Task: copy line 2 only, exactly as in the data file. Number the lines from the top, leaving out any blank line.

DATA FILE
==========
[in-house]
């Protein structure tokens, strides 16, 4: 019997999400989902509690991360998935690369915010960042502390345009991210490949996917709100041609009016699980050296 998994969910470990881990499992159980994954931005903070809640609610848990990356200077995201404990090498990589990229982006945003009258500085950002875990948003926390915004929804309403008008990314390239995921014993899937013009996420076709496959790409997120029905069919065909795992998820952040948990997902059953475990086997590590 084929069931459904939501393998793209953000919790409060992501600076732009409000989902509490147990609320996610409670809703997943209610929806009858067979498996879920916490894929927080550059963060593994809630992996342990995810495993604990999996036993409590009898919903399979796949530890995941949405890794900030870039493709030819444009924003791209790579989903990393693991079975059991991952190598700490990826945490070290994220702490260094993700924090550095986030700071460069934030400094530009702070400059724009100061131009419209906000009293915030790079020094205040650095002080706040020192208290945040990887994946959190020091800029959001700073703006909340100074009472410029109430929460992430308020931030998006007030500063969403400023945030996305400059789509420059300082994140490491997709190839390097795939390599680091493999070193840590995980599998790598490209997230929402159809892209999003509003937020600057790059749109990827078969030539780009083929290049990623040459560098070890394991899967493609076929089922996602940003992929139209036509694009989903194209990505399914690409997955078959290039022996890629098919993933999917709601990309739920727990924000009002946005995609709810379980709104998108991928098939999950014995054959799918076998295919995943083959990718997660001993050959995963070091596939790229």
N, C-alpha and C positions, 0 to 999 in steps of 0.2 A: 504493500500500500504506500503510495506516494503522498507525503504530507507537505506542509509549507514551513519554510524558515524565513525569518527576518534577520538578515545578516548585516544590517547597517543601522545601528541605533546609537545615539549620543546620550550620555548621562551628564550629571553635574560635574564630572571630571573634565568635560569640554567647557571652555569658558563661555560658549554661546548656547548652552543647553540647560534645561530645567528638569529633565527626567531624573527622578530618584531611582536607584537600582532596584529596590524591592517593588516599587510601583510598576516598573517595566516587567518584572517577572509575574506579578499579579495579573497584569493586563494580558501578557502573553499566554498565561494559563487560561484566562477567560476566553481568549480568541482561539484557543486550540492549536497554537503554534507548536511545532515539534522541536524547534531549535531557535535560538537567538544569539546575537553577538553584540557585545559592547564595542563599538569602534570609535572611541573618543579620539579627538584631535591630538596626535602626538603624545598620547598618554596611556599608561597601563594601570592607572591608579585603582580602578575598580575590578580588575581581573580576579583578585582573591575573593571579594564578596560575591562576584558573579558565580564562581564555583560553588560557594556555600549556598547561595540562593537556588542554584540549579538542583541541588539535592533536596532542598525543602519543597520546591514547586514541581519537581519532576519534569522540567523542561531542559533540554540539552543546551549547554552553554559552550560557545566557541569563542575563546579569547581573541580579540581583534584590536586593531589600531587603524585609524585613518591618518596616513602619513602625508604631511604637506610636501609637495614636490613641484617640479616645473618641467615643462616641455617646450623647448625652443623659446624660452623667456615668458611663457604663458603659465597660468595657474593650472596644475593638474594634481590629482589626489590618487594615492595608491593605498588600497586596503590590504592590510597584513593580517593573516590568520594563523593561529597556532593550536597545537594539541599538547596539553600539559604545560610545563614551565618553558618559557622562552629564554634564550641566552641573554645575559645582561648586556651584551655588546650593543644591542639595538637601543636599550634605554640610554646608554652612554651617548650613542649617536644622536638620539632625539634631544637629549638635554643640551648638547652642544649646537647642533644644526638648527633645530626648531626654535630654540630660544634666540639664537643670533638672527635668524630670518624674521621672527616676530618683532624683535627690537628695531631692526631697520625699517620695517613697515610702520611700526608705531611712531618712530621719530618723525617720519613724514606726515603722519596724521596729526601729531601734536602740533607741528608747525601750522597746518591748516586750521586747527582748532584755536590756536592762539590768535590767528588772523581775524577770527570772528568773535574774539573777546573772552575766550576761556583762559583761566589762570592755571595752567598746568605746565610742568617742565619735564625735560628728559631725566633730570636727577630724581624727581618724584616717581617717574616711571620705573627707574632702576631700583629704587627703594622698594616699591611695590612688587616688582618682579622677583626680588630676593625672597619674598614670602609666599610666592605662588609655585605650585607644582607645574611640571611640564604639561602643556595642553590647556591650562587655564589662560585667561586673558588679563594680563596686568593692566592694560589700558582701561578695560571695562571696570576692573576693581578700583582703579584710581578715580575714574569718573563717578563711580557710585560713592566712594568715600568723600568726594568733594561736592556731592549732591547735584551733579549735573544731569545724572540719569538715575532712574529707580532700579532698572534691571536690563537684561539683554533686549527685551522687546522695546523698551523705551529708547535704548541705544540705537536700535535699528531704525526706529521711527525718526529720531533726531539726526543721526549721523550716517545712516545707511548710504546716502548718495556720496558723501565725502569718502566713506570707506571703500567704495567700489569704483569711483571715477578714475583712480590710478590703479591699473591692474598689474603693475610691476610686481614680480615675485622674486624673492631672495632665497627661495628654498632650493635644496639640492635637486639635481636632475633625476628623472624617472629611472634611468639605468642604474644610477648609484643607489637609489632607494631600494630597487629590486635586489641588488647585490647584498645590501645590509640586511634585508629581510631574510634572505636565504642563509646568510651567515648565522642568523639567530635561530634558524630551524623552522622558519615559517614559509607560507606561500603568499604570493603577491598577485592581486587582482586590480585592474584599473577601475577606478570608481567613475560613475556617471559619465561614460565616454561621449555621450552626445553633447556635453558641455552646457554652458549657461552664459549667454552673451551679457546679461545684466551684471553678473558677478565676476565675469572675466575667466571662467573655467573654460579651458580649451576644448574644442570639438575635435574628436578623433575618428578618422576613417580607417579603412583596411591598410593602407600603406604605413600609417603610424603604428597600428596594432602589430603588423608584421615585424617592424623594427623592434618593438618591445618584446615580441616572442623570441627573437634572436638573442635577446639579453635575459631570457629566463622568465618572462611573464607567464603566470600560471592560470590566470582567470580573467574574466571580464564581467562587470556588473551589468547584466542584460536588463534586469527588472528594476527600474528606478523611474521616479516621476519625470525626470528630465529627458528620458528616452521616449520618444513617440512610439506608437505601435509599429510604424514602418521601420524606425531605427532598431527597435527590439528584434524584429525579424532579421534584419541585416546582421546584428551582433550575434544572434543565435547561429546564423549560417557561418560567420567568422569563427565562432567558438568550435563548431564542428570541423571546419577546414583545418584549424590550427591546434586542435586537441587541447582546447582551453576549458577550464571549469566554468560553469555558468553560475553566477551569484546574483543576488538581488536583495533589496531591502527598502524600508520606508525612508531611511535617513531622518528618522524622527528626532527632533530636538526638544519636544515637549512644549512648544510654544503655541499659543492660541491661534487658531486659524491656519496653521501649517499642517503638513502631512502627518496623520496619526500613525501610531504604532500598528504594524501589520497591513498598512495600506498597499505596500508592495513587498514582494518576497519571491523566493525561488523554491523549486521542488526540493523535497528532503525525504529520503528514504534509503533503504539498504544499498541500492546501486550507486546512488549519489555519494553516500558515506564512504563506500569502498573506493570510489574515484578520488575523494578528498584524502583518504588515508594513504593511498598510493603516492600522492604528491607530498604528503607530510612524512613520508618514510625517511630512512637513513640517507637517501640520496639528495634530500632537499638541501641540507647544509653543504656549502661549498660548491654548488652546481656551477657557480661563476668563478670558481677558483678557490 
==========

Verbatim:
């Protein structure tokens, strides 16, 4: 019997999400989902509690991360998935690369915010960042502390345009991210490949996917709100041609009016699980050296 998994969910470990881990499992159980994954931005903070809640609610848990990356200077995201404990090498990589990229982006945003009258500085950002875990948003926390915004929804309403008008990314390239995921014993899937013009996420076709496959790409997120029905069919065909795992998820952040948990997902059953475990086997590590 084929069931459904939501393998793209953000919790409060992501600076732009409000989902509490147990609320996610409670809703997943209610929806009858067979498996879920916490894929927080550059963060593994809630992996342990995810495993604990999996036993409590009898919903399979796949530890995941949405890794900030870039493709030819444009924003791209790579989903990393693991079975059991991952190598700490990826945490070290994220702490260094993700924090550095986030700071460069934030400094530009702070400059724009100061131009419209906000009293915030790079020094205040650095002080706040020192208290945040990887994946959190020091800029959001700073703006909340100074009472410029109430929460992430308020931030998006007030500063969403400023945030996305400059789509420059300082994140490491997709190839390097795939390599680091493999070193840590995980599998790598490209997230929402159809892209999003509003937020600057790059749109990827078969030539780009083929290049990623040459560098070890394991899967493609076929089922996602940003992929139209036509694009989903194209990505399914690409997955078959290039022996890629098919993933999917709601990309739920727990924000009002946005995609709810379980709104998108991928098939999950014995054959799918076998295919995943083959990718997660001993050959995963070091596939790229």